Interview with Samuel Thomas Clowney

Resources for Samuel Thomas Clowney

The following is from Library of Congress, Manuscript Division, WPA Federal Writers' Project Collection.



Date of First Writing March 17, 1939

Name of Person Interviewed Sam T. Clowney

Fictitious Name Sam T. Colin

Place Winnsboro, South Carolina

Occupation Retired Farmer

Name of Writer W.W. Dixon.

Name of Reviser State Office

(Note the name Clowney has been replaced with Colin, to protect the identity. JLP)

Sam T. Colin, an aged man, lives with his son, George M. Colin, in the Winnsboro Mill village on the Southern outskirts of the town of Winnsboro. He is six feet two inches in height and weighs one hundred and eighty-six pounds; has a large head resembling a two-yolked hen egg; is aggressive of manner and speech; and has been a lively and industrious personality in Fairfield County's history for the past fifty years.

Coming into the town hall, without salutation, he said: "I wonder if you'd like to buy a puppy for five dollars this morning? You know women and girls like to have these kind of pets, and these puppies are genuine fox terriers. They are out of a little slut I got from Bill Ellison and a small terrier dog I got from Henry Phillips. You've seen both and must have admired them."

Sit down, Sam, Suppose we talk awhile about the days that are gone. We'll talk about the puppies later. As old Policeman Gilbert used to say, 'Maybe you'd like to wet your whistle with a drop of red eye before you begin." Yes? Well, drink heartily."

Well, Dick, I am now 77 years old, and, while my right hand has lost its cunning, my tongue will not cling to the roof of my mouth this morning.

Yes, Moses Colin was my father, and my mother was Susan Colin. Her grandfather was one time sheriff of old Fairfield District. He was some pumpkin. I wouldn't fool you.

I was born near Buckhead, a post office on a star mail route, before the coming of the rural mail delivery. My birth was March 6, 1862.

My oldest brother, James R., was a Confederate soldier. He died of dysentery in the War of Secession. The next in the family was John Simonton. Then came Sister Hester; then Brother Robert, who for many years was a policeman in the city of Columbia. Next was Sister Mary Elizabeth, who married, lived, and died in Winnsboro. I was the youngest child and am the only surviving one of the family.

Buckhead, near where I was born, was the Means' Settlement. A very aristocratic element of our people had their homes there before the Civil War. Our small plantation and home were hemmed in and surrounded by the gentry - such people as Governor John Hugh Means, Dr. James Furman, Chancellor Marper, Dr. McMahon, and Congressman Trette, who married one of the Means girls. Here Preston S. Brocks, who used a cane on Senator Summers of Massachusetts in the U. S. Senate, came a courting and married another one of the Means girls. The Lyles, first settlers in the county, lived not far from us. I grew up in this neighborhood a little over-awed by such fine people and a little disgruntled that the Lord or economic conditions had made it so our family couldn't hold a candle to such elegance and fine doings as went on among them. We only owned 318 acres of land and a few slaves.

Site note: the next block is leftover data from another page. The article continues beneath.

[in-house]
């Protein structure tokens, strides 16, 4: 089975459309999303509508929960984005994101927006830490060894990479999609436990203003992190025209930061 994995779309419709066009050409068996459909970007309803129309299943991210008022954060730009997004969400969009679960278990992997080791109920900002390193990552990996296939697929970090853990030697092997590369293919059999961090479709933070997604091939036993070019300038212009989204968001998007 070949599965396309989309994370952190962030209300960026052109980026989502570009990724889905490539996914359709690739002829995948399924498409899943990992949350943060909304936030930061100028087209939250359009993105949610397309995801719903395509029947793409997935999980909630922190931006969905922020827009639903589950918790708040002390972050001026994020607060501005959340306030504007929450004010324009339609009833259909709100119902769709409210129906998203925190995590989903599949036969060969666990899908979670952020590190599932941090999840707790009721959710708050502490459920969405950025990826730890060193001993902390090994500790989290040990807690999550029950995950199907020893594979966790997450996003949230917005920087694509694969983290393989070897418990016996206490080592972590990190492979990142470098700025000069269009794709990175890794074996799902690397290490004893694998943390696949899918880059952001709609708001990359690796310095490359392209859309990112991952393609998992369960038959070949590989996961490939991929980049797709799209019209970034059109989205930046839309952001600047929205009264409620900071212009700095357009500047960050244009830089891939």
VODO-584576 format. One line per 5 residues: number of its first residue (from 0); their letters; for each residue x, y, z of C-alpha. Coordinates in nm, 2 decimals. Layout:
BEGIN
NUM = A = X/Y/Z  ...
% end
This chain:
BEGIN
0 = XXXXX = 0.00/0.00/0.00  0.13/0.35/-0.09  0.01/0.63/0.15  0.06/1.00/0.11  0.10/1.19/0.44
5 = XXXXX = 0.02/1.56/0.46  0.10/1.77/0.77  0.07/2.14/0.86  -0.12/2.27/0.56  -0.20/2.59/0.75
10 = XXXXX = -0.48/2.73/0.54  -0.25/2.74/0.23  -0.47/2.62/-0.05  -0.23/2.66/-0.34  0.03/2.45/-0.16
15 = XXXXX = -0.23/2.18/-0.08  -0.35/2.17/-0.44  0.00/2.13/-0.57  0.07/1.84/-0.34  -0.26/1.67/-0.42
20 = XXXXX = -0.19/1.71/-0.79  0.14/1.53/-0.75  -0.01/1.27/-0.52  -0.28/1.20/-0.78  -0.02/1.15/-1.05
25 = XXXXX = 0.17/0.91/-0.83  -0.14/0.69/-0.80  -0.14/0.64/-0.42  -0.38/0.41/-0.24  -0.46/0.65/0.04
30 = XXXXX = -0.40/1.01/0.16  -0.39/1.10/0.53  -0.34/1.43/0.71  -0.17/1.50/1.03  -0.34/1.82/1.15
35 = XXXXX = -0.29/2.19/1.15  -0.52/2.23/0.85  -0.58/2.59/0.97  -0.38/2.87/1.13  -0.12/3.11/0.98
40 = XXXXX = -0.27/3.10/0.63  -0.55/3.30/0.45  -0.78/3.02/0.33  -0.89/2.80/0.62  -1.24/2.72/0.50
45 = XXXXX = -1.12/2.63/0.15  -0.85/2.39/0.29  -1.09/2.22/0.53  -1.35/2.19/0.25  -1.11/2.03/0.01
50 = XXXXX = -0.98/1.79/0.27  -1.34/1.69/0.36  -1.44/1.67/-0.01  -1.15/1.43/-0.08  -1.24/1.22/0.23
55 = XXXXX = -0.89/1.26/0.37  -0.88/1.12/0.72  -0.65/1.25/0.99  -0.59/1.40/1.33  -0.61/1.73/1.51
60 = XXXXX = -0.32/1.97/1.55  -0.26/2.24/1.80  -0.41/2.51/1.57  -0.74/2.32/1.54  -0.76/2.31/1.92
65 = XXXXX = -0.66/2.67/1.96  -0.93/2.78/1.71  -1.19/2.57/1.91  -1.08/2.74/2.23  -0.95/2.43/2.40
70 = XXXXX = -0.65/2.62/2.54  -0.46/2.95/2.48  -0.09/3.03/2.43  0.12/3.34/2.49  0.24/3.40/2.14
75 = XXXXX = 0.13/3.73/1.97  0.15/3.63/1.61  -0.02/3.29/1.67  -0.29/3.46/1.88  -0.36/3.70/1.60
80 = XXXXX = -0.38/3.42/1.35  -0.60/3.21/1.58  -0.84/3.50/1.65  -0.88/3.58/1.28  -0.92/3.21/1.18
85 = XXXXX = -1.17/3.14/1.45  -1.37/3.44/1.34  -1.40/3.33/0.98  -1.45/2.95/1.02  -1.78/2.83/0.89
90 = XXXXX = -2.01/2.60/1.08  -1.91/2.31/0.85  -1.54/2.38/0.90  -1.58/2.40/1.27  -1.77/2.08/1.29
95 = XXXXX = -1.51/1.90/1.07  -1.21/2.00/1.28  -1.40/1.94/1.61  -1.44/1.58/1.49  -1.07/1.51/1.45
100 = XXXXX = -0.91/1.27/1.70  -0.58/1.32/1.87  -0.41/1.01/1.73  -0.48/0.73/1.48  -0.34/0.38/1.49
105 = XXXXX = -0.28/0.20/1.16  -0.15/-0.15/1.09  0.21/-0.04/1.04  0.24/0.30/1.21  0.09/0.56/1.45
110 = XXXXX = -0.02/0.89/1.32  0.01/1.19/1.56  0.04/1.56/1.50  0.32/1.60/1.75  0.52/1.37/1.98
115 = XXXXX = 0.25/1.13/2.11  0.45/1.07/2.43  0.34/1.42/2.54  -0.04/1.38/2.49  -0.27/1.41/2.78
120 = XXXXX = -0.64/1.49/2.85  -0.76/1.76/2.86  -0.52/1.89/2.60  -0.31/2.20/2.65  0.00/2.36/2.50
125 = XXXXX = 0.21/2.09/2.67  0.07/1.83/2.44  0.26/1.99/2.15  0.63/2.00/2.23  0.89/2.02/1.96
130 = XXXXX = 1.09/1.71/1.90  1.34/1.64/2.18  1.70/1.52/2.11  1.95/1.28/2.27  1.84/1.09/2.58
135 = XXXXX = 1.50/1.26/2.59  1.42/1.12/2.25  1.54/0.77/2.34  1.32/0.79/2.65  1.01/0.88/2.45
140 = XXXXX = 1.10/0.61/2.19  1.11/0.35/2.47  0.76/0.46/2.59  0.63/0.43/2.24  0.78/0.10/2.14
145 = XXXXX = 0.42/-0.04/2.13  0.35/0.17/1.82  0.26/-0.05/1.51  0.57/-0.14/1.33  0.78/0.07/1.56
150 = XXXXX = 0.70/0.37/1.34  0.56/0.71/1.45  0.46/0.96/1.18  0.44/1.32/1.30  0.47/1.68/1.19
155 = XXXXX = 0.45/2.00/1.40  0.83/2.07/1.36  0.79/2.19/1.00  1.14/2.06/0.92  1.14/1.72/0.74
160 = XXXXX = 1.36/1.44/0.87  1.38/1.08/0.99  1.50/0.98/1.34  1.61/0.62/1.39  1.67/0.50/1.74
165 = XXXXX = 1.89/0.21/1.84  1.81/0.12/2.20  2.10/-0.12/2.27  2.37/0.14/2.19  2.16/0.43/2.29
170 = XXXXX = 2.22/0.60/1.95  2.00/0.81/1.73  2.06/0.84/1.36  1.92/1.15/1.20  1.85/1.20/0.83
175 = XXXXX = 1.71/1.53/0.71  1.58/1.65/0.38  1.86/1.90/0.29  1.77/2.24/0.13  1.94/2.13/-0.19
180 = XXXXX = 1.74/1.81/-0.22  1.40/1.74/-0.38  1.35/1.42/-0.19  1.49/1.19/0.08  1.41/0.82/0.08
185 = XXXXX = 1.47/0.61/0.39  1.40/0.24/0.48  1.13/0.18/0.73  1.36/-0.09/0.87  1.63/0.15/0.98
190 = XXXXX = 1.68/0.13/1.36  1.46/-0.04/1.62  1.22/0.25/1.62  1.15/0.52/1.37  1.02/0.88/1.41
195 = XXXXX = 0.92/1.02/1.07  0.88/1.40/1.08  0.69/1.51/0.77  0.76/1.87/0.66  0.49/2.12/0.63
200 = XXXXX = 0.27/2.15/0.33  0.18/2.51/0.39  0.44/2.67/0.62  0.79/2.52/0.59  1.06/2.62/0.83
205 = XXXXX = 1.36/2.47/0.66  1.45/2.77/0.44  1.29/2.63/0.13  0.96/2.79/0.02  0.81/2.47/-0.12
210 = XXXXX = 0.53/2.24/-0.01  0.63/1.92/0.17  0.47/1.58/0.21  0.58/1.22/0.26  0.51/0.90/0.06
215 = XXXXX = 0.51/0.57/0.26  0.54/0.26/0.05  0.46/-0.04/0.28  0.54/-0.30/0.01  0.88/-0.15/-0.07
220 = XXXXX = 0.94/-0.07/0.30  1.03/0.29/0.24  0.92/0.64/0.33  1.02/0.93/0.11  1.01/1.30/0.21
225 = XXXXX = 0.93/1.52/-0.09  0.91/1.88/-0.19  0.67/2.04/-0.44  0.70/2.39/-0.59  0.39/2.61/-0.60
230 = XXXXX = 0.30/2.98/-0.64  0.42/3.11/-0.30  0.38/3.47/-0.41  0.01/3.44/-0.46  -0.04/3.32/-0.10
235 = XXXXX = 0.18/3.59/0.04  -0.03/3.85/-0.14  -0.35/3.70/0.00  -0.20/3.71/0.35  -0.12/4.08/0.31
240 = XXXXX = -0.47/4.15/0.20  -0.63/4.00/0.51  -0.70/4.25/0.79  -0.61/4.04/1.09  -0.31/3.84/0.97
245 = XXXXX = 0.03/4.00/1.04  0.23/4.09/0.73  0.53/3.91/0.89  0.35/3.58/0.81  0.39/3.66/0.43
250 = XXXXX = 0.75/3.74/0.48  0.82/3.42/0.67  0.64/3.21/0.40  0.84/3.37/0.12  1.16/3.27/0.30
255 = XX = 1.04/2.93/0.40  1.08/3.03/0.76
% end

After the Civil War, when the Negroes were set free, our family was better able to meet the changed conditions from slave to free labor than those surrounding us. The boys in our neighborhood knew nothing but how to ride and make gallant speeches to the girls. The girls knew how to ride a horse on a crazy sidesaddle and how to dance. We boys in our family could do anything a slave boy was required to do, and my sisters could do all a slave girl could do.

My first school days began when I was six years old. I went to a one-teacher school, taught by Miss Josephine Ladd. She liked for us to call her Miss Joe. We had only one book the first month, Webster's Blue Back Speller. Then we were put in arithmetic and learned how to add, subtract, multiply, and divide. I think we went to Miss Joe four years. My next teacher was Miss Chanie Coleman. Went to her three years. The last school I attended was the Feasterville Boarding House School, taught by Prof. Busbee.

My father encouraged independence in thought and self-reliance in his family, and, when I became eighteen years old, I was parcelled off fifty acres of land, given a horse and told: "See what you can do for yourself." At this time, I was six feet two inches tall and weighed two hundred ten pounds. I was the best wrestler in the county.

I made good as a one-horse dirt farmer before I was twenty-one years old, in spite of the lien law prices, which were twenty percent higher than cash prices.